pp 1–20 | Cite as

Quine’s Intuition: Why Quine’s Early Nominalism is Naturalistic

  • James Andrew SmithJr.Email author
Original Research


According to a growing consensus in the secondary literature on Quine, the judgment Quine makes in favor of the nominalism outlined in “Steps Toward a Constructive Nominalism” (Goodman and Quine (1947)) is in tension with the naturalism he later adopts. In this paper, I show the consensus view is mistaken by showing that Quine’s judgment is rooted in a naturalistic standard of clarity. Moreover, I argue that Quine late in his career is committed to accepting one plausible reading of his judgment in 1947. In making these arguments, I draw attention to a version of naturalism that misreadings of Quine have prevented philosophers from appreciating, and thereby articulate and clarify a version of naturalism I recommend philosophers investigate today.



An early version of this paper was presented at the 2017 Society for the Study of the History of Analytical Philosophy conference in Calgary, Alberta. I thank Vera Flocke, Peter Hylton, and Sander Verhaegh for their comments. I also thank David Fisher, Timothy Perrine, Joan Weiner, and anonymous referees for their comments on drafts of this paper. Special thanks go to Gary Ebbs, whose advice on drafts of this paper and encouragement during the writing process were invaluable.


  1. Burgess, J. (2008). Cats, Dogs, and so on. (In Zimmerman (Ed.) 2008, pp. 56–78).Google Scholar
  2. Burgess, J., & Rosen, G. (1997). A subject with no object. Oxford: Oxford University Press.Google Scholar
  3. Carnap, R. (1937). The logical syntax of language. Originally published in 1934. Translated by A. Smeaton. London: Kegan Paul, Trench, Trubner & Co.Google Scholar
  4. Ebbs, G. (2016). Quine’s ‘Predilection’ for finitism. Metascience, 25, 31–36.CrossRefGoogle Scholar
  5. Frost-Arnold, G. (2013). Carnap, Tarski, and Quine at Harvard: Conversations on logic, mathematics, and science. Chicago, Illinois: Open Court Press.Google Scholar
  6. Goodman, N., & Quine, W. V. (1947). Steps Toward a Constructive Nominalism. The Journal for Symbolic Logic, 12(4), 105–122.CrossRefGoogle Scholar
  7. Hylton, P. (2014). Significance in Quine. Grazer Philosophische Studien, 89, 113–133.Google Scholar
  8. Mancosu, P. (2008). Quine and Tarski on Nominalism. (In Zimmerman (Ed.), pp. 22–55).Google Scholar
  9. Parsons, C. (2014). Quine’s Nominalism. Philosophy of mathematics in the twentieth century (pp. 199–219). Cambridge, MA: Harvard University Press.Google Scholar
  10. Paseau, A. (2013). Naturalism and the Philosophy of Mathematics. In Zalta, E. N (Ed.) The Stanford Encyclopedia of Philosophy (Winter 2016 Edition). Retrieved February 15, 2018, from
  11. Quine, W. V. (1939a). Designation and existence. Journal of Philosophy, 36(26), 701–709.CrossRefGoogle Scholar
  12. Quine, W. V. (1939b). A logistical approach to the ontological problem. (In Quine 1976, pp. 197–202).Google Scholar
  13. Quine, W. V. (1946). Nominalism. In (Zimmerman (ed.) pp. 3–21).Google Scholar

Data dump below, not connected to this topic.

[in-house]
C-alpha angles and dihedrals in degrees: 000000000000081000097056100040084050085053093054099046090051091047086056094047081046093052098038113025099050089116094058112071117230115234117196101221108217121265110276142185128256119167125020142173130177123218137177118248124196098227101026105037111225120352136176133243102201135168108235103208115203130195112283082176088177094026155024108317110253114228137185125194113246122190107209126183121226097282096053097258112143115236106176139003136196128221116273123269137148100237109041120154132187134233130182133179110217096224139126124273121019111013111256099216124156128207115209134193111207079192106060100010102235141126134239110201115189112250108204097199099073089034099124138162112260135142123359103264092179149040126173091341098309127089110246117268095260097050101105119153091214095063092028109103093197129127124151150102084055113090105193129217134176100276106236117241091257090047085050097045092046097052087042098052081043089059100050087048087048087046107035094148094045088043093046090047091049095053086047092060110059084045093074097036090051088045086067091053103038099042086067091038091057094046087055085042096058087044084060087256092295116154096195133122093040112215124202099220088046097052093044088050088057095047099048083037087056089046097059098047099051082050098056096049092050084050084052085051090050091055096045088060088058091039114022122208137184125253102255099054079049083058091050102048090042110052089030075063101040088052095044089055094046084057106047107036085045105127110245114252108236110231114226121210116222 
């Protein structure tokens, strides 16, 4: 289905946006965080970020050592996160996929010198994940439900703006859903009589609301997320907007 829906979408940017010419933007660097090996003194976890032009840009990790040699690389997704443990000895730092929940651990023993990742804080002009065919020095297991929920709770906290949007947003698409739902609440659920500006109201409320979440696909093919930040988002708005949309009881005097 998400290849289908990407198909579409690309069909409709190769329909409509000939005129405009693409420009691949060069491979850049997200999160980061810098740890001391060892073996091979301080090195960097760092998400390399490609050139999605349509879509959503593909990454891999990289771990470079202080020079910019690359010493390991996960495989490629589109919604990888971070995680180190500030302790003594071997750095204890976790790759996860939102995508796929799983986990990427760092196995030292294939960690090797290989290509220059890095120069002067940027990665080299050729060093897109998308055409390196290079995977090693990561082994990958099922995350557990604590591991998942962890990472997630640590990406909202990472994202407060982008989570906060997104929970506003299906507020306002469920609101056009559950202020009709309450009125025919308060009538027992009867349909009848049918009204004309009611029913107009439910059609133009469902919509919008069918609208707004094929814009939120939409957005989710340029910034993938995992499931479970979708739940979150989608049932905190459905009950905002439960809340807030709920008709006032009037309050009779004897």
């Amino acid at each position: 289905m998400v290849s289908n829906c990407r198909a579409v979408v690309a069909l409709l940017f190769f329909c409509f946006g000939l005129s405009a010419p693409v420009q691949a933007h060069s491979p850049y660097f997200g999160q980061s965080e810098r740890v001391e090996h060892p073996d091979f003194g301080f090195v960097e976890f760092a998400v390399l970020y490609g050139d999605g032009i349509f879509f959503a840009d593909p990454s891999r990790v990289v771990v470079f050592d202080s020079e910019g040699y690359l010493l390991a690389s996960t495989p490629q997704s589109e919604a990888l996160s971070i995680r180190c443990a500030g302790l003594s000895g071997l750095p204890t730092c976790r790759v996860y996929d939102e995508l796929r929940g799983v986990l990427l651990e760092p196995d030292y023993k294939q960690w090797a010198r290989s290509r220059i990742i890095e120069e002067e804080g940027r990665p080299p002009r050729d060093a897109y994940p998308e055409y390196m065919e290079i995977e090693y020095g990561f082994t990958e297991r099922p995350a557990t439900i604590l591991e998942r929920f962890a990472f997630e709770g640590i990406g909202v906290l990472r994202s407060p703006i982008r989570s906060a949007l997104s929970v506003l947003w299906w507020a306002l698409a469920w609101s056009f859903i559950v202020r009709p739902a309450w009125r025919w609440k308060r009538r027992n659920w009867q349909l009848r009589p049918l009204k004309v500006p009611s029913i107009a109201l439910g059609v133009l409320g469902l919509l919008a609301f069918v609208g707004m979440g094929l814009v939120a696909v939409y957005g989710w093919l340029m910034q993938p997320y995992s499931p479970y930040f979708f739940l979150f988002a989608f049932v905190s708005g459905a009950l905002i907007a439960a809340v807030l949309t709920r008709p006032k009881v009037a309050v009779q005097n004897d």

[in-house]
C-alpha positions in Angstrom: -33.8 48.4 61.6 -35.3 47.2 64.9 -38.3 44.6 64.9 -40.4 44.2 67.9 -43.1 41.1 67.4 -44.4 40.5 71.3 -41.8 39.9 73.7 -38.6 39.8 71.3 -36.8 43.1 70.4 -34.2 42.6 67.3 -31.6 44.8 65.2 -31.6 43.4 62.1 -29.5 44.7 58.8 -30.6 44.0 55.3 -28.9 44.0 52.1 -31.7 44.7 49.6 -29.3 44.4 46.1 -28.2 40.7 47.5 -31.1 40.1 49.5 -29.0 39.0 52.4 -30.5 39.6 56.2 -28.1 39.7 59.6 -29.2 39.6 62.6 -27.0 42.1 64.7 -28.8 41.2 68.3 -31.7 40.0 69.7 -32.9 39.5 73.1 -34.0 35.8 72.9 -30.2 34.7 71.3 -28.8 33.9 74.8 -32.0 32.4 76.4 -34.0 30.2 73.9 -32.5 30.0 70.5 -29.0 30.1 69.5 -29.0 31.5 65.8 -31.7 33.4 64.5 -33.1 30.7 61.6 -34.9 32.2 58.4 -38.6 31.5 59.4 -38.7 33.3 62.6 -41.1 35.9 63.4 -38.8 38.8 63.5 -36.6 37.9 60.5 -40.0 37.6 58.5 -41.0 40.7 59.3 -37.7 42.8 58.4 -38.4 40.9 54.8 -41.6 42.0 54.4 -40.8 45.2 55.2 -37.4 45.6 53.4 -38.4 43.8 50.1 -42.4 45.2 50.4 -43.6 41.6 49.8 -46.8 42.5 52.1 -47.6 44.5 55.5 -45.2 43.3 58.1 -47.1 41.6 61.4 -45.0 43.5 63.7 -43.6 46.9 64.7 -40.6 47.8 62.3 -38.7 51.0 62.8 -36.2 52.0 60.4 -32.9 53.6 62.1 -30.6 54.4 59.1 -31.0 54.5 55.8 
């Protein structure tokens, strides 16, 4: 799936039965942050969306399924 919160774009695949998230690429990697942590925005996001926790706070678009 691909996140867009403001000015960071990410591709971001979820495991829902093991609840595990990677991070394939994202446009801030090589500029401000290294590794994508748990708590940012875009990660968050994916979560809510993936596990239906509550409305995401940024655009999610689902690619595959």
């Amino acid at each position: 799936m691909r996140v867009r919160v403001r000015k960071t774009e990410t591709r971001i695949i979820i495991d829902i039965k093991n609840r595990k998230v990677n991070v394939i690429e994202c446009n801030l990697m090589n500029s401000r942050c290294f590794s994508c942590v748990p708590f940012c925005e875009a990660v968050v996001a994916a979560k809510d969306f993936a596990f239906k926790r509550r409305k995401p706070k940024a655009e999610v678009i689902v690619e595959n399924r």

14. Quine, W. V. (1948). On What There Is. (In Quine 1980, pp. 1–19).Google Scholar
  15. Quine, W. V. (1953). Two Dogmas of Empiricism. (In Quine 1980, pp. 20–46).Google Scholar
  16. Quine, W. V. (1955). Posits and Reality. (In Quine 1976, pp. 246–254).Google Scholar
  17. Quine, W. V. (1960). Word and object. Cambridge, MA: MIT Press.Google Scholar
  18. Quine, W. V. (1976). The Ways of Paradox. Cambridge, MA: Harvard University Press. (Revised and enlarged edition, 1976).Google Scholar
  19. Quine, W. V. (1977). Facts of the Matter. (In Quine 2008b, pp. 271–286).Google Scholar
  20. Quine, W. V. (1980). From a Logical Point of View (Rev 2 ed.). Cambridge, MA: Harvard University Press.Google Scholar
  21. Quine, W. V. (1981a). Things and Their Place in Theories. (In Quine 1981c, pp. 1–23).Google Scholar
  22. Quine, W. V. (1981b). Five Milestones of Empiricism. (In Quine 1981c, pp. 67–72).Google Scholar
  23. Quine, W. V. (1981c). Theories and Things. Cambridge, MA: Harvard University Press.Google Scholar
  24. Quine, W. V. (1986). Autobiography of W.V. Quine. In L. E. Hahn & P. A. Schilpp (Eds.), The Philosophy of W.V. Quine (pp. 2–48). LaSalle, IL: Open Court Press.Google Scholar
  25. Quine, W. V. (1992). Pursuit of truth. Cambridge, MA: Harvard University Press. (Revised edition).Google Scholar
  26. Quine, W. V., & Carnap, R. (1990). Dear Carnap, Dear Van: The Quine-Carnap correspondence and later work. Berkeley, California: University of California Press. (Edited by R. Creath).Google Scholar
  27. Strawson, P. F. (1959). Individuals: An essay in descriptive metaphysics. London: Methuen & Co., Ltd.Google Scholar
  28. Verhaegh, S. (2017). Boarding Neurath’s Boat: The Early Development of Quine’s Naturalism. Journal of the History of Philosophy, 55(2), 317–342.CrossRefGoogle Scholar
  29. Zimmerman, D. (Ed.). (2008). Oxford studies in metaphysics (Vol. 4). Oxford: Oxford University Press.Google Scholar

Copyright information

© Springer Nature B.V. 2018

Authors and Affiliations

  1. 1.Indiana University, BloomingtonBloomingtonUSA

Personalised recommendations